Getting out into nature and the wilderness has been the best part of my trip so far, and it all started in Argentina when I left Buenos Aires for Iguazu, reputed as one of the most spectacular waterfalls on the planet – and for good reason. Nothing had quite prepared me for the sheer expanse of the falls and the incredible power of the water plumetting down them. While the Brazilian side gave a stunning panoramic view, it was the Argentine side that impressed the most, with the final viewpoint at the Devil’s Throat literally almost taking my breath away – even while it was chucking it down with rain (GB-style).
From Puerto Iguazu I ventured to Cuidad del Este in Paraguay – full of dusty roads, cheap-looking electrical stores and dodgy characters – where I got chatted up by a 60-year-old Brazilian man who paid for my bus ticket, bought me a bottle of water and asked if I wanted to go for lunch. Who said romance was dead?
Next stop from Iguazu was Salta in the north of Argentina, a pleasant colonial city with a beautiful viewpoint (with a cable car for the less actively-inclined), a market devoted entirely to empanadas (a pasty-type affair that seems to be the South American snack of choice), and an archeological museum housing Inca child sacrifices frozen from hundreds of years ago and displayed behind glass – as disturbing and odd as it sounds.
Other than that Salta didn’t offer all that much in the way of attractions, but it was the surrounding area I fell in love with – including Cachi, a traditional, pretty mountain village a few hours south of the city and Humahuaca, a slightly larger town with a quaint plaza at its heart and a friendly, everyone-knows-everyone feel. From there I took a fairly treacherous three-hour bus ride along bumpy, about-to-fall-off-the-edge mountain roads to Iruya, a tiny village set among stunning mountain vistas with a population of just 1,000 that, happily, seems to have been left off the beaten gringo track.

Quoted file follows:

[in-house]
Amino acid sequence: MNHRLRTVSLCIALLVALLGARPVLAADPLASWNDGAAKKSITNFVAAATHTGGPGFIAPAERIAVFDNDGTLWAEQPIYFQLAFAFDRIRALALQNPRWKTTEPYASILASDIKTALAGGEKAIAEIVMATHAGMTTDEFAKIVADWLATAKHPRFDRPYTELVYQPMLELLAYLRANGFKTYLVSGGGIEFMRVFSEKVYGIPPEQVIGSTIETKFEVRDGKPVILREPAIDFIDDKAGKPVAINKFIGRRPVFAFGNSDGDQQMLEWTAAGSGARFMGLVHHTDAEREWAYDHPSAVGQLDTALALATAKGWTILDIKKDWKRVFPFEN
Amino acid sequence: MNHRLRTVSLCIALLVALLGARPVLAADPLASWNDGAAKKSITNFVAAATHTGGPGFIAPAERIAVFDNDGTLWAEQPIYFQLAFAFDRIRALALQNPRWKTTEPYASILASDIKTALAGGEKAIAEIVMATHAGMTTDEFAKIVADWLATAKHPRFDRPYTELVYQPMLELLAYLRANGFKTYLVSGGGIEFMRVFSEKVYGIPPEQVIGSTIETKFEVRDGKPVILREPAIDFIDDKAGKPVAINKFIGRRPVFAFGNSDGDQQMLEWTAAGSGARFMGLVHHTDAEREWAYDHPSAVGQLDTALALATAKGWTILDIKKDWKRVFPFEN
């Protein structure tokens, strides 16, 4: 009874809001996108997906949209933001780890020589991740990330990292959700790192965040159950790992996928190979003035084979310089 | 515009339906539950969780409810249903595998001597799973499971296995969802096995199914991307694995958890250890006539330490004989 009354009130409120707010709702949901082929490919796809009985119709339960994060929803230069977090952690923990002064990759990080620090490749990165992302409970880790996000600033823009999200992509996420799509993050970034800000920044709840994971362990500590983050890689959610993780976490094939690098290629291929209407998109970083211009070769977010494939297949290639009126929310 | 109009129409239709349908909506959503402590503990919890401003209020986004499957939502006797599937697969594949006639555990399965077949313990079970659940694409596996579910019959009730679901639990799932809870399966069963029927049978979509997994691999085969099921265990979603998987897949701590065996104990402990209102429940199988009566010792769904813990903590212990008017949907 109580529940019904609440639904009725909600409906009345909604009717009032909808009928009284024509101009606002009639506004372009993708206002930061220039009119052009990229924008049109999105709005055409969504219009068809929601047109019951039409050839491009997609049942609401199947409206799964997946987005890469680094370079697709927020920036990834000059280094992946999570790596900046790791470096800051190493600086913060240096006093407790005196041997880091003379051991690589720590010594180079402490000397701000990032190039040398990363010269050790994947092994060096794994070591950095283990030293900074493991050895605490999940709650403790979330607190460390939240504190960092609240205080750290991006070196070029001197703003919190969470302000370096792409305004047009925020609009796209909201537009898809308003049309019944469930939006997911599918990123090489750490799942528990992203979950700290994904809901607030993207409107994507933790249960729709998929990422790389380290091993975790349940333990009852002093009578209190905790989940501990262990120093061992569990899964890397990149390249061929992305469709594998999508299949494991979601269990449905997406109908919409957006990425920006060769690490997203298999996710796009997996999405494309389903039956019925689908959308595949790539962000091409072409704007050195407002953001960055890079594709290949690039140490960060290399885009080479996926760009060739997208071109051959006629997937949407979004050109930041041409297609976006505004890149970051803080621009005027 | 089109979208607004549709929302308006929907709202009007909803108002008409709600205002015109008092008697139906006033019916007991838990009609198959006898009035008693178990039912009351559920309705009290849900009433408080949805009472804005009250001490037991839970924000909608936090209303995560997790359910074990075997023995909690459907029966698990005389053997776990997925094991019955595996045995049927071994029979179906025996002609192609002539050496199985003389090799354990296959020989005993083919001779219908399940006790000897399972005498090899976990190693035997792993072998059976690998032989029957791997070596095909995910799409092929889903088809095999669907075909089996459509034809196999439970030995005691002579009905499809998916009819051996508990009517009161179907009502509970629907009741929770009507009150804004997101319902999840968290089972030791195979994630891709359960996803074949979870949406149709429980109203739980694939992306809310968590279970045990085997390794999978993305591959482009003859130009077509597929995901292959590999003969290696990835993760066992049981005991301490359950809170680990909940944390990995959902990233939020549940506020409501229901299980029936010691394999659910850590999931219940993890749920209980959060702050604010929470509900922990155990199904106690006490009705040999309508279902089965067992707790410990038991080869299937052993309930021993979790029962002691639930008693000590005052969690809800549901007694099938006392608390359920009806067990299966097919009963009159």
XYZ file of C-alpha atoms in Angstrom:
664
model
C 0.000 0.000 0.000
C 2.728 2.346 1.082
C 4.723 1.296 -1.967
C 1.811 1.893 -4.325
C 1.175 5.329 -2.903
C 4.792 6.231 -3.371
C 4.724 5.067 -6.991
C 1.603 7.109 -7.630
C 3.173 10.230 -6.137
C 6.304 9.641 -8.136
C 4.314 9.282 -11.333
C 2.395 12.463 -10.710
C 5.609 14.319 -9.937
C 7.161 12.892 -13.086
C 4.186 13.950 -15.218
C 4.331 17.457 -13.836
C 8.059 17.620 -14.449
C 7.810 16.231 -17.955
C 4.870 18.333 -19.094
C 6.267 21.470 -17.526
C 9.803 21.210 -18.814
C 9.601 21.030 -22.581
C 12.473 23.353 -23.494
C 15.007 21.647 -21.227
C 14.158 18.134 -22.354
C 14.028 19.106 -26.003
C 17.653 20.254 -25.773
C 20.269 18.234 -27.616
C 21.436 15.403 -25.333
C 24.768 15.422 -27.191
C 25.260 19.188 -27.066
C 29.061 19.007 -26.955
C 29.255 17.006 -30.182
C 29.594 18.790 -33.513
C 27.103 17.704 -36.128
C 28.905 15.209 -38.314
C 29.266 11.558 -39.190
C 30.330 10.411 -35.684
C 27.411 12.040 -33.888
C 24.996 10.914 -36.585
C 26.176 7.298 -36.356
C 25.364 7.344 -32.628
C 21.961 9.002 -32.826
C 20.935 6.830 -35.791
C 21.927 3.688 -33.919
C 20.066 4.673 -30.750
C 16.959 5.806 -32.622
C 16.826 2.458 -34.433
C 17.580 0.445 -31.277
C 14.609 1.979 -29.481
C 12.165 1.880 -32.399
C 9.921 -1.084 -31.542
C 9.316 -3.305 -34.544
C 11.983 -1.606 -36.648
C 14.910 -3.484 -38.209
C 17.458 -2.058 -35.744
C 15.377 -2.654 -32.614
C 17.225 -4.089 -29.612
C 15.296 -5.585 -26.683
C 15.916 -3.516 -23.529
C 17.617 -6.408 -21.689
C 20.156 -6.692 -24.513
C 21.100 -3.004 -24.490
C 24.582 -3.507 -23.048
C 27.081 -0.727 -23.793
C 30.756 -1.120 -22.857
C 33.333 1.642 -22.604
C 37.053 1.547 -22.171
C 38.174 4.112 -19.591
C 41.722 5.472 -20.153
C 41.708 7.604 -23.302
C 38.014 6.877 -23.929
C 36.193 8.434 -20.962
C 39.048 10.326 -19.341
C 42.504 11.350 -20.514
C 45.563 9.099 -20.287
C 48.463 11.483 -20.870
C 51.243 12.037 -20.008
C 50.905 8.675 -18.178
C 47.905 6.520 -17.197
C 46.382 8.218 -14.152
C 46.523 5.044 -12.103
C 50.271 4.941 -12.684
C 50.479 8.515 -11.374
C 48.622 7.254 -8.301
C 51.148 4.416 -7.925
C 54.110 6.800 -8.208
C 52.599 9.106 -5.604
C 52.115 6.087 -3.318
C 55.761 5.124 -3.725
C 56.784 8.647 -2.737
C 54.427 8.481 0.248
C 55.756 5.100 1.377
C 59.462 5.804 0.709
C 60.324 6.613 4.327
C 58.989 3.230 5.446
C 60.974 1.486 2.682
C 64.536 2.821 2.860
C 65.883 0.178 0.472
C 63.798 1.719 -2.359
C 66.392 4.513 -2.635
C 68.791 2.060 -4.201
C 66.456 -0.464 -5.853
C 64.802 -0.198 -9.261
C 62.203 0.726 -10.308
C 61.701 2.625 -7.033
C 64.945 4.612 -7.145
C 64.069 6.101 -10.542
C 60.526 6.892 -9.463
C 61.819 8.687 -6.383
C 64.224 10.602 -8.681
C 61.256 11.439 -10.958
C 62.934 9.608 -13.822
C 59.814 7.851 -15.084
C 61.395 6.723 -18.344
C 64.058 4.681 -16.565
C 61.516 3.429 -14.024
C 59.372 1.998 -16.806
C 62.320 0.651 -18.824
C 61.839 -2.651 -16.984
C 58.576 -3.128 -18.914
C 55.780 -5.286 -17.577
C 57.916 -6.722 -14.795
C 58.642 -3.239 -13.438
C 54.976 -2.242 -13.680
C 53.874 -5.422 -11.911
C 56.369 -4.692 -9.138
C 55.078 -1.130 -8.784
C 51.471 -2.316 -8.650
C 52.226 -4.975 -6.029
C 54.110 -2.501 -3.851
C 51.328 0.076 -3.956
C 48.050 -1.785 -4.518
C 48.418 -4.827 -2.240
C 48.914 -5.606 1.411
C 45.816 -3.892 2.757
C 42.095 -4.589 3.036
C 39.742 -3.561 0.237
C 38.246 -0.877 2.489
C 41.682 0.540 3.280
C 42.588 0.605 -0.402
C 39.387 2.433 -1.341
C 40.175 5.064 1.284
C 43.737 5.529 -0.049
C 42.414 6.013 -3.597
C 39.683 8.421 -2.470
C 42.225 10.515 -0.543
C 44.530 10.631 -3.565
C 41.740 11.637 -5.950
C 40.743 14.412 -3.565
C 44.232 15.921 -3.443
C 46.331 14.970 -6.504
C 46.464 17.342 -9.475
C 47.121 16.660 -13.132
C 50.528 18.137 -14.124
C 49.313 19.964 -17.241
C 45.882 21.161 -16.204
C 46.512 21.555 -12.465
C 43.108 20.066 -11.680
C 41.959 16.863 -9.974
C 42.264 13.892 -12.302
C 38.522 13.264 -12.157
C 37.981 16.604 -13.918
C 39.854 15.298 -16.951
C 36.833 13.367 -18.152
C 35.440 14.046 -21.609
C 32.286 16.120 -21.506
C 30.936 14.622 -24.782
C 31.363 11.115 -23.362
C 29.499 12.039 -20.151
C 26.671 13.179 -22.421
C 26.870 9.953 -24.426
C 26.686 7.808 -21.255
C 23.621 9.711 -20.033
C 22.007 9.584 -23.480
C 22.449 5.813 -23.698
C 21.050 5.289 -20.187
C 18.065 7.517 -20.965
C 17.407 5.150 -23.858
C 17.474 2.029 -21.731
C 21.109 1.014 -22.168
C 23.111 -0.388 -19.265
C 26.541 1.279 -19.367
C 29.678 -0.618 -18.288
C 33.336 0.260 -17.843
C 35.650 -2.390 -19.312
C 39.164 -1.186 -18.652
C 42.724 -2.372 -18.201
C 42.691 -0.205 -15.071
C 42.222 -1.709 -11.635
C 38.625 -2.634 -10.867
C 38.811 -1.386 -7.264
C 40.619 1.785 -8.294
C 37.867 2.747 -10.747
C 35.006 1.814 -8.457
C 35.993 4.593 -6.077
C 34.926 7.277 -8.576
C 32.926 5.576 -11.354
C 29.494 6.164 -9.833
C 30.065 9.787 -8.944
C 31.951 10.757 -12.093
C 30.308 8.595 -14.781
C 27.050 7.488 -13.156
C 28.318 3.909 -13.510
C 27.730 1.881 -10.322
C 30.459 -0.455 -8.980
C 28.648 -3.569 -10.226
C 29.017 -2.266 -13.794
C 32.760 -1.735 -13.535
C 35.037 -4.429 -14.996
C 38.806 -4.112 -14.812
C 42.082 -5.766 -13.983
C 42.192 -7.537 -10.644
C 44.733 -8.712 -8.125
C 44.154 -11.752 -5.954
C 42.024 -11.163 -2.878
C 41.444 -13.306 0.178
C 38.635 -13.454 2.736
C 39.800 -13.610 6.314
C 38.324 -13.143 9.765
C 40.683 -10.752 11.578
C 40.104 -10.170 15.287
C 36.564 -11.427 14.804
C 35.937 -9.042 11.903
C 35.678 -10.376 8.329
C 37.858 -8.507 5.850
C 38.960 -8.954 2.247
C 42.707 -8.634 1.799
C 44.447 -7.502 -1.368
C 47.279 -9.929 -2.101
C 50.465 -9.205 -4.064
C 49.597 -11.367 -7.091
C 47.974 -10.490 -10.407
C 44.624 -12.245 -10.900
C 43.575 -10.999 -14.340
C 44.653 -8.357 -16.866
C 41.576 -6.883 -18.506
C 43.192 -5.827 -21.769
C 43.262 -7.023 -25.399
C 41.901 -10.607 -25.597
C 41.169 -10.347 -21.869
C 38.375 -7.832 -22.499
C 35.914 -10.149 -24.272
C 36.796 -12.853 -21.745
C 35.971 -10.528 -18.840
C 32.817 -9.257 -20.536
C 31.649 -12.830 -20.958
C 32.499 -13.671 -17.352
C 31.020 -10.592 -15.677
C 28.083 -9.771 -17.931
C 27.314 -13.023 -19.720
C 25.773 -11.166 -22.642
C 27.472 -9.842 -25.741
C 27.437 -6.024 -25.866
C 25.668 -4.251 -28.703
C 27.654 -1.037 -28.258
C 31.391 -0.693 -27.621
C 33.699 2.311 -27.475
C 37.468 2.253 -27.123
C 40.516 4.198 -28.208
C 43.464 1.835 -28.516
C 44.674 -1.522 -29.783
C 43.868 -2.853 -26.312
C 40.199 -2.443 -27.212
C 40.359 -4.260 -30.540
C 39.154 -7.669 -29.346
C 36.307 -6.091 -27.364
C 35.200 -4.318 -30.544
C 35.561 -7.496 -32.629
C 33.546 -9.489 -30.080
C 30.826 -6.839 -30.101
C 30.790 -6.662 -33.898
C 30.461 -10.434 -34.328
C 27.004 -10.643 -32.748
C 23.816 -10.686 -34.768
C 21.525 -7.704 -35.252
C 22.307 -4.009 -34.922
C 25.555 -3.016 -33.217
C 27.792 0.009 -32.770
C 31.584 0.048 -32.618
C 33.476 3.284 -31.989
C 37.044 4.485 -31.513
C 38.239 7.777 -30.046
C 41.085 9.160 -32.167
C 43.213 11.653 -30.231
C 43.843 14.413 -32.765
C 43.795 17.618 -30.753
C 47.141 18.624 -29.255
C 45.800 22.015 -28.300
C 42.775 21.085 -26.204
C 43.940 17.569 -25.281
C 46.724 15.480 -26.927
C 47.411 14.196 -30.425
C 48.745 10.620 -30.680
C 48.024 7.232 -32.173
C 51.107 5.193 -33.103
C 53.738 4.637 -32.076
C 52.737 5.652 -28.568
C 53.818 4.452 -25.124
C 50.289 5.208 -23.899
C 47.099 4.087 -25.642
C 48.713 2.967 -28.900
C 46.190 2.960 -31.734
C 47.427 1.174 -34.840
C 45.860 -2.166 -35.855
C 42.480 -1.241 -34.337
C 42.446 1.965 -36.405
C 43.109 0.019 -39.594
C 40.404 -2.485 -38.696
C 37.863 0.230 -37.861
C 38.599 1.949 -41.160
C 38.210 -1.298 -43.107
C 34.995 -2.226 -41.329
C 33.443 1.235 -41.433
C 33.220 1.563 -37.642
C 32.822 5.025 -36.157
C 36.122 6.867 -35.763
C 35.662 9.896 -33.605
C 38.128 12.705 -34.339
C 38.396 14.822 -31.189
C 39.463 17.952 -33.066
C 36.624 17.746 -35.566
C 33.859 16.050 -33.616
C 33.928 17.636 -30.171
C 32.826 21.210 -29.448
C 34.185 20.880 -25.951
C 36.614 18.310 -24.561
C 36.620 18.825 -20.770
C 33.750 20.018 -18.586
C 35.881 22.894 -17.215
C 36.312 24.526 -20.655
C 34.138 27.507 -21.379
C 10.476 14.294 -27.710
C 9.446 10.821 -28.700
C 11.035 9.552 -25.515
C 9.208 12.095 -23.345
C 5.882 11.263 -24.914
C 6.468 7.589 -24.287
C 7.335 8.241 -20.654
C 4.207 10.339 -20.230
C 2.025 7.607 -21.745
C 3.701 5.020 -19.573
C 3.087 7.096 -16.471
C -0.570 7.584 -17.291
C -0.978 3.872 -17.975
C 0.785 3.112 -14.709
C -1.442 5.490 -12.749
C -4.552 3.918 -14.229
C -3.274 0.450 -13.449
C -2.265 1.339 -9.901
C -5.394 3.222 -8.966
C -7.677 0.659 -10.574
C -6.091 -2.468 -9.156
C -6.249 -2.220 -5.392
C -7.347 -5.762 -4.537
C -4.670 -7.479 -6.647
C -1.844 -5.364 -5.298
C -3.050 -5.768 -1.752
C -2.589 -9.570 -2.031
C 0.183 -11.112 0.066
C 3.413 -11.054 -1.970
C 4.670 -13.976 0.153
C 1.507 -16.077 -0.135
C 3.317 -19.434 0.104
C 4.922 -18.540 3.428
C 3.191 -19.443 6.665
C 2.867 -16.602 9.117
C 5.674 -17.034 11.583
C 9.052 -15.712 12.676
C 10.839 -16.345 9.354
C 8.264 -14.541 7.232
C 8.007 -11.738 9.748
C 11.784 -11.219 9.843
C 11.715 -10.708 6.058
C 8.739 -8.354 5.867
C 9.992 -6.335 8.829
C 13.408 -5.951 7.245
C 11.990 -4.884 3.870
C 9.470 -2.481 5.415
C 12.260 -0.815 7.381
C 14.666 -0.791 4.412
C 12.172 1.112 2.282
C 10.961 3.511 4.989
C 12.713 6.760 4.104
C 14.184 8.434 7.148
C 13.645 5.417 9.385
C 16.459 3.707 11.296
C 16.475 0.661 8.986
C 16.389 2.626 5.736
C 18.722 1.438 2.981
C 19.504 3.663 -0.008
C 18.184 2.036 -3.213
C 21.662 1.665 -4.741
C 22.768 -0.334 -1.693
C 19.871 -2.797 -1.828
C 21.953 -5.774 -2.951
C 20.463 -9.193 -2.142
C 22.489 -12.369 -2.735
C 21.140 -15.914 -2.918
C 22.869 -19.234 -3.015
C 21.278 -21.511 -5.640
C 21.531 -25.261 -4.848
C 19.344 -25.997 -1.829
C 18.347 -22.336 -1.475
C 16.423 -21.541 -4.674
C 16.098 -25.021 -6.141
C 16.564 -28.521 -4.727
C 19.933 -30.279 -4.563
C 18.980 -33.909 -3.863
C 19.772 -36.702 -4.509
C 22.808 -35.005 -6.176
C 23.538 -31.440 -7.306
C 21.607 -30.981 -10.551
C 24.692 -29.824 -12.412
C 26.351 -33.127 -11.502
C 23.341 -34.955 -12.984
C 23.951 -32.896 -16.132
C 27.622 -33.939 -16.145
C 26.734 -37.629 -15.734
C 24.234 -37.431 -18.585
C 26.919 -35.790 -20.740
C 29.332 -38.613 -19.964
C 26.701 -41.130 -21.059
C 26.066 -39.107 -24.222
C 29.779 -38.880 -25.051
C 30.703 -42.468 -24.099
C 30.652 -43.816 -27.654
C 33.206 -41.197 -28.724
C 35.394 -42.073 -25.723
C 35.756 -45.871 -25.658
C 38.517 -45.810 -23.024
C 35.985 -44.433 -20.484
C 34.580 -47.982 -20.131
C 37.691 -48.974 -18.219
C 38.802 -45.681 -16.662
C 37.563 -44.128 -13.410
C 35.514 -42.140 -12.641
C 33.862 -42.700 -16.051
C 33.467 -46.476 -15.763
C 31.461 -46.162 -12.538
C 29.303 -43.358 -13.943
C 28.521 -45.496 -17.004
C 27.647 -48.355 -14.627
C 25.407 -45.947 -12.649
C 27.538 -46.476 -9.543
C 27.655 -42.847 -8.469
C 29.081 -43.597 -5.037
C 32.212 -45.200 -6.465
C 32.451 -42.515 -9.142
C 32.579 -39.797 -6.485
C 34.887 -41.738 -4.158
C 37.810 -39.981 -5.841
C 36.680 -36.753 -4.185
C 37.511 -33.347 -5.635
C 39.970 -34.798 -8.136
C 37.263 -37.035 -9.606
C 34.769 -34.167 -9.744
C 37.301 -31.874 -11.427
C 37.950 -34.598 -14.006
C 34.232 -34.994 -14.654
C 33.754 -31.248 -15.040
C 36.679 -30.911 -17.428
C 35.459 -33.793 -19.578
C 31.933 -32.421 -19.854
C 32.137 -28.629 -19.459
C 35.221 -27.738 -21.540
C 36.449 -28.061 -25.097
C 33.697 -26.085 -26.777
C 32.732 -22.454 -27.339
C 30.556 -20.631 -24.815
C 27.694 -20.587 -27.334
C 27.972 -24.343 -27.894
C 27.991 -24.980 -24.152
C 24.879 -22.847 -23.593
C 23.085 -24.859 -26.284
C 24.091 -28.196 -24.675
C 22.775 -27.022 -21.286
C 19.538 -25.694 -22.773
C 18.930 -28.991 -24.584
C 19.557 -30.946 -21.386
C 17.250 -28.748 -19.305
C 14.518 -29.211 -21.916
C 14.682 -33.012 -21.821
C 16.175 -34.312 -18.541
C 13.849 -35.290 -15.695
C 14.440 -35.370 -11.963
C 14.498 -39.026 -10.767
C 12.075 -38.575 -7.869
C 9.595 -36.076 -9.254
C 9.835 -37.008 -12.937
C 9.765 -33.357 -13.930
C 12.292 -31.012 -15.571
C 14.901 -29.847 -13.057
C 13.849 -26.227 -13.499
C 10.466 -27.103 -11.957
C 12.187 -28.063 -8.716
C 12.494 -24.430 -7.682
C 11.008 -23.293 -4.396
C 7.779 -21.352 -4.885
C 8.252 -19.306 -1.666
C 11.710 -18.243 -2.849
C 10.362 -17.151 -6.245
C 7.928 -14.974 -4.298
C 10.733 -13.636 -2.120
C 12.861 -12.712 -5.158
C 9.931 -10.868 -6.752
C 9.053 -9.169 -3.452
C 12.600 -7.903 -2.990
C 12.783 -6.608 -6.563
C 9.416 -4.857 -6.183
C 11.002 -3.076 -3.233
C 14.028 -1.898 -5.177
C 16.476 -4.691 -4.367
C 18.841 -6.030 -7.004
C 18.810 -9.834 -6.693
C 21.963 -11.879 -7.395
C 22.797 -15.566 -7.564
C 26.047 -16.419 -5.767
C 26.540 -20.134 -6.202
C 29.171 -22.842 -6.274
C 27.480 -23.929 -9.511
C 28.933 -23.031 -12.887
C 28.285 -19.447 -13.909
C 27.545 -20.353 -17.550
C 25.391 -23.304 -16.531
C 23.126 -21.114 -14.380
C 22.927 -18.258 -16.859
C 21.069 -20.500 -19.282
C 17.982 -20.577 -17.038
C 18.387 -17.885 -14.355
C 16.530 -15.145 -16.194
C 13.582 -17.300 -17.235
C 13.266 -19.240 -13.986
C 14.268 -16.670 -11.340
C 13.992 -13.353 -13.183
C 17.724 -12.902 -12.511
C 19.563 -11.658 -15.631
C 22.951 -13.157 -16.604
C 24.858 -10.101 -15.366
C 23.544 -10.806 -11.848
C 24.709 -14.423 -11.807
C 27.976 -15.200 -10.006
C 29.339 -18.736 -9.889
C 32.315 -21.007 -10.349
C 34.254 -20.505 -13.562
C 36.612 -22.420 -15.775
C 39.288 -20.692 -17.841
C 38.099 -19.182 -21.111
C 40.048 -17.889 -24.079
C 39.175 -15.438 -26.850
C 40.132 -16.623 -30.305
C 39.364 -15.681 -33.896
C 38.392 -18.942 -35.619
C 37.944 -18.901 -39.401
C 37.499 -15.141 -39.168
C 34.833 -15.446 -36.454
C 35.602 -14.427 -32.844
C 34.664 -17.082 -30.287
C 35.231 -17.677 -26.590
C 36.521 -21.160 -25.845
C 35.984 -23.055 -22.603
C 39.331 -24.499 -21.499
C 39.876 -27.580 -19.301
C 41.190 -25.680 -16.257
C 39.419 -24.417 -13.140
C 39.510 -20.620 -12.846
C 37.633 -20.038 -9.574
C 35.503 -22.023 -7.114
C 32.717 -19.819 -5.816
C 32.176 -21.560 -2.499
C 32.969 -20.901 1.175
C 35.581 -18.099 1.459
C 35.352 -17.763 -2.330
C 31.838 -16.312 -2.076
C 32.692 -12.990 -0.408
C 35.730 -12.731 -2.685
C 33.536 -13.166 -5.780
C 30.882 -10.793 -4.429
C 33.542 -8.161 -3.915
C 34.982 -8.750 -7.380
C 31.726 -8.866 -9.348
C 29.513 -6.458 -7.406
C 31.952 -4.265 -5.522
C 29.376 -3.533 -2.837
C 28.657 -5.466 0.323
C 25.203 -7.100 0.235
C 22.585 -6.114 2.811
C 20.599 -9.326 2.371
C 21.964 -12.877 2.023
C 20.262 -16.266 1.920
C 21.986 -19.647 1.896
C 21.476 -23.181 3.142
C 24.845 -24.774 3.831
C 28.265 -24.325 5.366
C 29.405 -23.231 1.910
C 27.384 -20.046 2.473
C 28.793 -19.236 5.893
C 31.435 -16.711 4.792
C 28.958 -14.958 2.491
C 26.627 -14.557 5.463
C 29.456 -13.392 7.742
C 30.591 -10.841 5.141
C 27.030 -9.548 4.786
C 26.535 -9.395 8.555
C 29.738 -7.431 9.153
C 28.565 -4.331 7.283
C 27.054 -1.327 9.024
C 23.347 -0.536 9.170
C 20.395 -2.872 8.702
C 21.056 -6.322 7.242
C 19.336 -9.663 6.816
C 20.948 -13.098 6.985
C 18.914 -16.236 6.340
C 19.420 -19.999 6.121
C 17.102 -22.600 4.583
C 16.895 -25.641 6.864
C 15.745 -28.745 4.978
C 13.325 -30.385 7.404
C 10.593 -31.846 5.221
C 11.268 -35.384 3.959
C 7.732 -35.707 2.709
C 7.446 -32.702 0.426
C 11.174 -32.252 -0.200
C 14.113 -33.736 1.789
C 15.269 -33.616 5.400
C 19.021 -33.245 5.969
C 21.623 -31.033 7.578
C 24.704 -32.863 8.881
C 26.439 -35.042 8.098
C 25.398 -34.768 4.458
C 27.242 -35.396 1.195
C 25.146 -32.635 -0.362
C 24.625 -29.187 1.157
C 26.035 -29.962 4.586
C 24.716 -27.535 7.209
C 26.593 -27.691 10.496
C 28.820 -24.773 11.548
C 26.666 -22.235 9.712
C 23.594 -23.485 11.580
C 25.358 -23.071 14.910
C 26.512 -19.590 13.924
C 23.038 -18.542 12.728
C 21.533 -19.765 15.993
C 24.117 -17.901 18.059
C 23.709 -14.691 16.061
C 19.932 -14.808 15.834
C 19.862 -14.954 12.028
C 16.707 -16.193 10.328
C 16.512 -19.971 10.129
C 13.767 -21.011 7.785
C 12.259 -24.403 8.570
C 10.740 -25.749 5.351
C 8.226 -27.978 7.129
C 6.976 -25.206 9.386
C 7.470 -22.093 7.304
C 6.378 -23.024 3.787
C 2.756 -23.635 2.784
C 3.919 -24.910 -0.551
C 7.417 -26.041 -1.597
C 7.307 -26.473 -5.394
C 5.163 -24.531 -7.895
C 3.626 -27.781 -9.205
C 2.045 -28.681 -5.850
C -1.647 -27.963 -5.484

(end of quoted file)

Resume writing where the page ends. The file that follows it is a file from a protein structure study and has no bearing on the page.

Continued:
The next village along, San Isidro – accessible by a 16km round trip trek wading through streams – was even more remote – and yet more beautiful. After that I found myself in Purmamarca, home to the infamous seven-coloured rock, also well worth a visit. From there I moved onto San Pedro de Atacama in the north of Chile – after a fairly perilous border crossing at 5,000m (with a fair few on my bus needing oxygen hits…) we made it to the quaint little town where tourist shops and good restaurants/bars line the streets. I’d especially recommend Barro’s, which serves great (and cheap) food with a good atmosphere and live music at the weekend.
From there we booked the Piedras Rojos (Red Rocks) tour and found ourselves amid stunning, brightly coloured lagoons and an expanse of dry, rocky desert – unfortunately it was about zero degrees and we were wearing shorts and flip flops (not an entirely illogical clothing choice given we were in the desert, but it turns out altitude means cold…). We hired bikes to explore the Moon Valley and its unique, crater-like formations, and took another tour up to the impressive geysers, where jets of steam pump out from the volcanic ground (though seemingly fail to create sufficient heat – it was still minus 10 degrees…)
All in all the desert was stunning (though more dry rocky-type landscapes than the sand I’d pictured), as was the north of Argentina, and I left both with an element of regret – and excitement for what was to come. More on that on the next post – for now the intermittent wifi seems to be on its last legs. Adios amigos.